By Howard Dicus
HONOLULU and FT. WORTH, TEX. (HawaiiNewsNow) - American Airlines has flown into the protection of bankruptcy court, where it will have the power to break contracts and reduce labor costs.
No abrupt changes in operations are expected in the receivership of American's corporate parent AMR Corp., and American's Hawaii routes are seen as safe due to strong load factors.
"Our board decided it was necessary to take this step now," said Tom Horton, company president until the board promoted him to chairman and CEO this week, allowing predecessor Gerard Arpey to retire. "We must address our cost structure, including labor costs."
While competitors also paid high fuel bills, United and Delta had lower labor costs after going through bankruptcy several years ago when American did not. American did negotiate concessionary union contracts, but achieved a fraction of the savings its rivals secured, and days before the Chapter 11 a contract offer to pilots was rejected by the Allied Pilots Association, which declined even to offer it to its rank-and-file members for a vote.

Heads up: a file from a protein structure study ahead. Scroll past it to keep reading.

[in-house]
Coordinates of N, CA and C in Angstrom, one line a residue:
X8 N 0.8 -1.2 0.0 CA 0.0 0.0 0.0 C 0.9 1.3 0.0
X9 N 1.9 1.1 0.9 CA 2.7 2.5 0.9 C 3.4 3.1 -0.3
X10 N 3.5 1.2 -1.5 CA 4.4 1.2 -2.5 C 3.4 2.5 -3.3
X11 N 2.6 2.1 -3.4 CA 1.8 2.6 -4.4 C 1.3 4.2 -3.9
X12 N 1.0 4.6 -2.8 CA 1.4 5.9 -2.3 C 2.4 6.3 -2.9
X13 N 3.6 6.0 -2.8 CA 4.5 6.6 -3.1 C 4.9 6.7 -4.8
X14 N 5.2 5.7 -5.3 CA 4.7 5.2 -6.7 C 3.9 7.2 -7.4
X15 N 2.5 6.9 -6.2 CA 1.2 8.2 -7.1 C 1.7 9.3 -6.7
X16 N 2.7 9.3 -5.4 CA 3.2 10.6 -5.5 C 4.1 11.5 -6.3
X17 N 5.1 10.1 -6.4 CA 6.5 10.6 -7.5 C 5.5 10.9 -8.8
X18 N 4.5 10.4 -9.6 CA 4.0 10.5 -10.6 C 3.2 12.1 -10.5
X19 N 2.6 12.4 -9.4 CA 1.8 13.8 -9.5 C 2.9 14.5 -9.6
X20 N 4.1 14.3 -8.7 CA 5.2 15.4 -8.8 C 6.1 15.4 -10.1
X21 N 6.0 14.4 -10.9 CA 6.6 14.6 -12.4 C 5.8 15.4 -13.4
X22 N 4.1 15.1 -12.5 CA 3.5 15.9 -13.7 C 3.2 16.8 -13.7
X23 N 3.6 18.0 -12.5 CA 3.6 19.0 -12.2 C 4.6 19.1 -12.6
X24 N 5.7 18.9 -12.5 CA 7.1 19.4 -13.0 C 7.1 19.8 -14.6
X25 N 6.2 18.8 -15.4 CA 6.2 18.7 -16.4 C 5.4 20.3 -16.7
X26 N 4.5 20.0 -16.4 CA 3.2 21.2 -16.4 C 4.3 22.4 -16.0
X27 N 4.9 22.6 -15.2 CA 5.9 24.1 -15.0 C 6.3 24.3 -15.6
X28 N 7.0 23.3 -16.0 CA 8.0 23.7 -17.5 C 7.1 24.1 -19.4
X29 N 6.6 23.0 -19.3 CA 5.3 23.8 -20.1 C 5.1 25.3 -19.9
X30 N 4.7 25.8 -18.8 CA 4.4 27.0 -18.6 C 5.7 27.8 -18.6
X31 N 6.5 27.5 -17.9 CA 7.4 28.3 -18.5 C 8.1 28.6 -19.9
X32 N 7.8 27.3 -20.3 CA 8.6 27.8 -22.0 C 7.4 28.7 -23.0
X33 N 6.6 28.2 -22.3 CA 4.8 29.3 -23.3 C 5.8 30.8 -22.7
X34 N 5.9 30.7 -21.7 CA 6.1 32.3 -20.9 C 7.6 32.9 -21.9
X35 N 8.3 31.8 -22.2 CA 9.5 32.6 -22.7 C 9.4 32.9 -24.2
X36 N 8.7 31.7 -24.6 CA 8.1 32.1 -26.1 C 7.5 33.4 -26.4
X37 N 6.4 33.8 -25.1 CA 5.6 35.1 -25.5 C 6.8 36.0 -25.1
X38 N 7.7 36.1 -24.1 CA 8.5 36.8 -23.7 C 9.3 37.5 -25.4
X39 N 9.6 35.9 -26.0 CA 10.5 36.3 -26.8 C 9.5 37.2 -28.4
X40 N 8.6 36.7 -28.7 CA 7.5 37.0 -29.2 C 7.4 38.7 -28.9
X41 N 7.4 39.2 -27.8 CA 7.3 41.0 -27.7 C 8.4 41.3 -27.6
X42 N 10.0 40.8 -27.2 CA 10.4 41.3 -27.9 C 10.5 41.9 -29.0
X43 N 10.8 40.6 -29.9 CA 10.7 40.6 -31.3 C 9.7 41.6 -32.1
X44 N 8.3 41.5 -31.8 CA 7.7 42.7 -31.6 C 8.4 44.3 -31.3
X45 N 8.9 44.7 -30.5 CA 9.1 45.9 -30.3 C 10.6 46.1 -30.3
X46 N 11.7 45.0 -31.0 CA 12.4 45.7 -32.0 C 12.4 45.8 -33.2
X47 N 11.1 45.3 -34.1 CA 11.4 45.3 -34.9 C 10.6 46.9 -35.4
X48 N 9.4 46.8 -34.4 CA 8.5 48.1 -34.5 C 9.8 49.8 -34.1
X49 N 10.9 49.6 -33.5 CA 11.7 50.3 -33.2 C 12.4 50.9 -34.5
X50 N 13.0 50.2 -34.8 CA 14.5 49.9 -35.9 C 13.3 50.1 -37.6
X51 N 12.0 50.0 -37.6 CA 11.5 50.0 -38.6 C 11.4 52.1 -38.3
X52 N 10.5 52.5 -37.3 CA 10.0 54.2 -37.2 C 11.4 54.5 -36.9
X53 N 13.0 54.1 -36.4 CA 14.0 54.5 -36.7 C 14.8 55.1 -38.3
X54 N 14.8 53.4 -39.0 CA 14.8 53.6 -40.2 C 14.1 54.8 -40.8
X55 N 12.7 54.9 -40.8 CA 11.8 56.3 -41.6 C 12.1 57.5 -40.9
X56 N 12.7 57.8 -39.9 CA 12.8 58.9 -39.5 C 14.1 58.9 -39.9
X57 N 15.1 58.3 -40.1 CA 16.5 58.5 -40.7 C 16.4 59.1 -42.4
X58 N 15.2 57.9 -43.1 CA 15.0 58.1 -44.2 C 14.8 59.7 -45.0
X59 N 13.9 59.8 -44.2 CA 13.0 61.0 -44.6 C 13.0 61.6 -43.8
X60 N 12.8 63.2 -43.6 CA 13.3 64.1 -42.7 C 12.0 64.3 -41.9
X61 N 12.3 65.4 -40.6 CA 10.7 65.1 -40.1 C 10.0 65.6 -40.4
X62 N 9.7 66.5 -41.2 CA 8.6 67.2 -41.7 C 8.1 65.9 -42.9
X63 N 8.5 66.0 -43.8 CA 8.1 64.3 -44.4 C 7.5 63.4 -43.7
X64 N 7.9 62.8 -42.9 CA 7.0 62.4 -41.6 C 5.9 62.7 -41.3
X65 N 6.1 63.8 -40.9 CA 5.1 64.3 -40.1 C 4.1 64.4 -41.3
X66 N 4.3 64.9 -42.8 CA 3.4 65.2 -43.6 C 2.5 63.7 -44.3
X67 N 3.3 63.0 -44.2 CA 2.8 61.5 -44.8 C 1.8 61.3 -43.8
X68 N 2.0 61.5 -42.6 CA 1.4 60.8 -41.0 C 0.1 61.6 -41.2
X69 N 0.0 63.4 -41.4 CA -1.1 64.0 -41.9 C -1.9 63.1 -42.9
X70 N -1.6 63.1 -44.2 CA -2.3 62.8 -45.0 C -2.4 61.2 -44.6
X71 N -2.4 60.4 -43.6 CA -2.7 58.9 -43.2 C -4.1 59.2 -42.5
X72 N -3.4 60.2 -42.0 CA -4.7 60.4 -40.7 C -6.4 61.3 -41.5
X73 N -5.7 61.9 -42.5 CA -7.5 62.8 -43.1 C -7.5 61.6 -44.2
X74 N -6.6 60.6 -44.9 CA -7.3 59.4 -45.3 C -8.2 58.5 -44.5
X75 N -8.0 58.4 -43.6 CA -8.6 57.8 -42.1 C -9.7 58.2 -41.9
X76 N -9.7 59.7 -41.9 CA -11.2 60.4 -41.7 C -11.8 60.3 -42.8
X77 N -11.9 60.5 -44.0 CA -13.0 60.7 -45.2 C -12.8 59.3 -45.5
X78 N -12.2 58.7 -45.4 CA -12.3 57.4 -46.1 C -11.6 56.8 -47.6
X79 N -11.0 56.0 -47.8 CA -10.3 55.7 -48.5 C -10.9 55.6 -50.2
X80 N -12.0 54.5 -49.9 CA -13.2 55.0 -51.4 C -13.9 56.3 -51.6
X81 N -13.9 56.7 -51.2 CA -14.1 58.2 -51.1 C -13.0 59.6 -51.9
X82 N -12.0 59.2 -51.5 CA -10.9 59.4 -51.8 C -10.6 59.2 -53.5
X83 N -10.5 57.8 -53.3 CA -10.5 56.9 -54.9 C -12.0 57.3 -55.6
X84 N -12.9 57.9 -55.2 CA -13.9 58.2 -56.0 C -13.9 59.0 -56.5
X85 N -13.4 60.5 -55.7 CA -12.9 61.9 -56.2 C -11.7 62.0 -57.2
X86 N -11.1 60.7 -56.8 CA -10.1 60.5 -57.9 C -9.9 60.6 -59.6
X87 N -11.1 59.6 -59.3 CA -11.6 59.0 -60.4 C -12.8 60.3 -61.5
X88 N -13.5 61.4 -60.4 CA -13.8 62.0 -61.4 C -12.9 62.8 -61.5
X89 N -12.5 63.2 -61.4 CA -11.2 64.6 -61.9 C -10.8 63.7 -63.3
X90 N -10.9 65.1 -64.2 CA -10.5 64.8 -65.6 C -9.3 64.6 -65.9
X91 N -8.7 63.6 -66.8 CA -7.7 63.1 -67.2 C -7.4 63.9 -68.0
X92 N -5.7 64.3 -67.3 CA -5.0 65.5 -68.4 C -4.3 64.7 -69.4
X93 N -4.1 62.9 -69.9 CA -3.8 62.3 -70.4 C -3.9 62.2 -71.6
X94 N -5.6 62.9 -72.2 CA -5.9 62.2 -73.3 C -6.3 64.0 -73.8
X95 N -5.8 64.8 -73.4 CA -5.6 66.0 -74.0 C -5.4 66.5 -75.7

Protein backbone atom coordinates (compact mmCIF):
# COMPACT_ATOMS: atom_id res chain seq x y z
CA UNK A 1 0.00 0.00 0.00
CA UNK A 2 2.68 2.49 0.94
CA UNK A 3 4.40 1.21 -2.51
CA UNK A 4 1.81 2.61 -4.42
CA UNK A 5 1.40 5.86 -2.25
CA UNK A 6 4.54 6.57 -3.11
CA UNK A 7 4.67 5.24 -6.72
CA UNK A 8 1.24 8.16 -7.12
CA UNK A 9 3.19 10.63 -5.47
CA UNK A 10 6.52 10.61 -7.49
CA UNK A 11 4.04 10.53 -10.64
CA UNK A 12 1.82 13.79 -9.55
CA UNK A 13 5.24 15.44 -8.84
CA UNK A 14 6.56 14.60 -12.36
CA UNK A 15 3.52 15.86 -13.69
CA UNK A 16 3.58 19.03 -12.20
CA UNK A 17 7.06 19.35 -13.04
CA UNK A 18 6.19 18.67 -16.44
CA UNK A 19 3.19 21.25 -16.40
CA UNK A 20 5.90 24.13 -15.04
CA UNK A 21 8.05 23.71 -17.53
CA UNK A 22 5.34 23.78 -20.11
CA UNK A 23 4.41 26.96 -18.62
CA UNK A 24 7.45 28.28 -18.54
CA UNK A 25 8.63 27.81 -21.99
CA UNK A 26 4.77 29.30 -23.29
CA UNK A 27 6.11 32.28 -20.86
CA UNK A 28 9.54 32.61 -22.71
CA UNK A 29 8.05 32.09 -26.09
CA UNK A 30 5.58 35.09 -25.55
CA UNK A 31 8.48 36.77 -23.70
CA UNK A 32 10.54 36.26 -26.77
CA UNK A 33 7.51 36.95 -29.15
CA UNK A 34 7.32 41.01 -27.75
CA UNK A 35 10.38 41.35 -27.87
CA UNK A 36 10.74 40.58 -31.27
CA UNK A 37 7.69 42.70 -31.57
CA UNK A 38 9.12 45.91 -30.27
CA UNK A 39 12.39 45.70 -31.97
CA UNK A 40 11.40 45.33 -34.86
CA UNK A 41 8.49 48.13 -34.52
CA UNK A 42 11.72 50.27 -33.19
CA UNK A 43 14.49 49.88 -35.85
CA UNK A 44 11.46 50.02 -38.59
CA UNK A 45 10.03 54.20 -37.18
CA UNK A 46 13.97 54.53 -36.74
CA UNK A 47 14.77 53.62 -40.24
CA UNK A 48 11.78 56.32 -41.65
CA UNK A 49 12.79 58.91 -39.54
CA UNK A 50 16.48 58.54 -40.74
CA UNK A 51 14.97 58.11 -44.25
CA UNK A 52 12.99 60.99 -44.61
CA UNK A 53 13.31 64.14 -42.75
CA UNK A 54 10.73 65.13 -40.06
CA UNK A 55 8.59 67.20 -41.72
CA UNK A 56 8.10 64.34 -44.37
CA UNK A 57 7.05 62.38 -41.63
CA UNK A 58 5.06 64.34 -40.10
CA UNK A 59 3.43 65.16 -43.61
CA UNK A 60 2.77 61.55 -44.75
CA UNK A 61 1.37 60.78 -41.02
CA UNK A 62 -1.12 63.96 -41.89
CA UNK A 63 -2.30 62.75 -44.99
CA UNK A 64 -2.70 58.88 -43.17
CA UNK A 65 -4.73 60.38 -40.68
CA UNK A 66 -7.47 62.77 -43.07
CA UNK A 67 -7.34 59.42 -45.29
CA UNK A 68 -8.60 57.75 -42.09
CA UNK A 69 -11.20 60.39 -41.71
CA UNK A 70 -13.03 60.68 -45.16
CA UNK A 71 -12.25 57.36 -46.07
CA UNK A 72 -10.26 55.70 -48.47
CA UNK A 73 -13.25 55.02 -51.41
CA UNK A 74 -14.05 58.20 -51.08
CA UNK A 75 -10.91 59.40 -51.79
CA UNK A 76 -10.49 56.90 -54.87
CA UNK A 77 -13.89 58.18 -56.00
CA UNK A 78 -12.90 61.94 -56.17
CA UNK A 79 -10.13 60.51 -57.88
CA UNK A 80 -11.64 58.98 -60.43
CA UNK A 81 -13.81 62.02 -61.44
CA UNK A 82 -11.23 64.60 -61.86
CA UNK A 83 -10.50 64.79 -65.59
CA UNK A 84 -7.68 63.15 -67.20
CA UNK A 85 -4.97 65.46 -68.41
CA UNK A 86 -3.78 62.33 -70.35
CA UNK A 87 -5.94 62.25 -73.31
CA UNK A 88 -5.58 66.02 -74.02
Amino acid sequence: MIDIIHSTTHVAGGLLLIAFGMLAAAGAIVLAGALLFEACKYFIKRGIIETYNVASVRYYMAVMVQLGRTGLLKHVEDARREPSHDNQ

In bankruptcy, a company may back out of any contract, including labor agreements. A bankruptcy judge may also compel service by vendors who might otherwise suspend credit and demand cash up front. American filed while it still has a substantial cash reserve. "Since their restructurings in Chapter 11, AMR's major network competitors all have lower costs," American CFO Isabella Green wrote in the actual filing.
American has indicated it still intends to take delivery on hundreds of new, fuel-efficient jets, but bankruptcy allows it to back out of leases, and it may do so on older jets that are gas guzzlers.
American has lost $10 billion since 2001, due to soaring jet fuel bills and high labor costs. It lost $471 million last year, and has lost $982 million in nine months this year.
American flies to Hawaii from three of its hubs, Los Angeles, Dallas-Ft. Worth and Chicago, and has flights to Honolulu, Kahului, Kona and Lihue.